Exploration Medical Capability Gaps
BioWATCH unit shown for size next to an ECG lead and a ruler.
PUMA being used in Aquarius, NOAAís underwater ocean laboratory, during NASA’s NEEMO-12 mission
Agilent 2100 Bioanalyzer lab on a chip system (Credit: Agilent Technologies).
When traveling in space, astronauts are exposed to many changes in their physical environment that can harm their health. For example, astronauts lose up to 2% of their bone mass in weight-bearing areas of the skeleton and fluid shifts combined with lack of resistive motion can harm cardiovascular performance. Because future exploration missions will be much longer and more physically demanding than previous missions, NASA must expand its efforts to ensure the health and safety of the astronauts.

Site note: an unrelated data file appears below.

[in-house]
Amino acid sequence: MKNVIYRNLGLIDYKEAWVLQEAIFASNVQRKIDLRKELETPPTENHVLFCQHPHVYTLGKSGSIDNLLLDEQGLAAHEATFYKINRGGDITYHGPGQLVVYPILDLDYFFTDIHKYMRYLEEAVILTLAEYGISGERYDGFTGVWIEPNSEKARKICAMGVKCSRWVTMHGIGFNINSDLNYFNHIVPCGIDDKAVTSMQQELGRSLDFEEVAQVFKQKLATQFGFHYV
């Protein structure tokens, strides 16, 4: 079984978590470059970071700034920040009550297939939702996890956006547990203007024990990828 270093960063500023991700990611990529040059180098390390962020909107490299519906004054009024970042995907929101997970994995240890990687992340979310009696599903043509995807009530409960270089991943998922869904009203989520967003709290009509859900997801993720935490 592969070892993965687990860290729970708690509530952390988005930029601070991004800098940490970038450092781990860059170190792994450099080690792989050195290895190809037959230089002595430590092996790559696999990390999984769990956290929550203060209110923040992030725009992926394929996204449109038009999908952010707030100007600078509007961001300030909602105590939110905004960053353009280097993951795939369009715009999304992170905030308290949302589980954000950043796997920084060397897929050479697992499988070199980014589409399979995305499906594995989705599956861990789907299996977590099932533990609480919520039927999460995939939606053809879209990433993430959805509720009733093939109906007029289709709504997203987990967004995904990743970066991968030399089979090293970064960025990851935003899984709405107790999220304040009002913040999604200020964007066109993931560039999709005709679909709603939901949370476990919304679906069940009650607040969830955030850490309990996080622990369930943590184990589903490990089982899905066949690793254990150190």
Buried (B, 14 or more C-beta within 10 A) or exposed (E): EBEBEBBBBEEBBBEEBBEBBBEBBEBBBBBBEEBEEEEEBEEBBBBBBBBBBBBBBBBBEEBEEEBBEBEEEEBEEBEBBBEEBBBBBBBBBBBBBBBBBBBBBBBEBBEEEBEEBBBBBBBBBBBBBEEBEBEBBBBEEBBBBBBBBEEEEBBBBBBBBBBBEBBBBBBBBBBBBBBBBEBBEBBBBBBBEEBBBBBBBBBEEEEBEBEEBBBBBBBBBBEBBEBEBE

NASA’s Human Research Program consists of several projects to improve astronaut health during exploration missions, of which the Exploration Medical Capability Project is one. The portion of the project at the Glenn Research Center consists of several tasks, including developing hardware to produce IV fluid from resources onboard space vehicles, the Integrated Medical Model to quantify the risks associated with exploration missions, sensors to monitor astronaut health, and advanced fluid systems to provide the capability to perform medical laboratory tests with reusable devices.
Contacts at NASA Glenn Research Center
Project Manager: Sam Hussey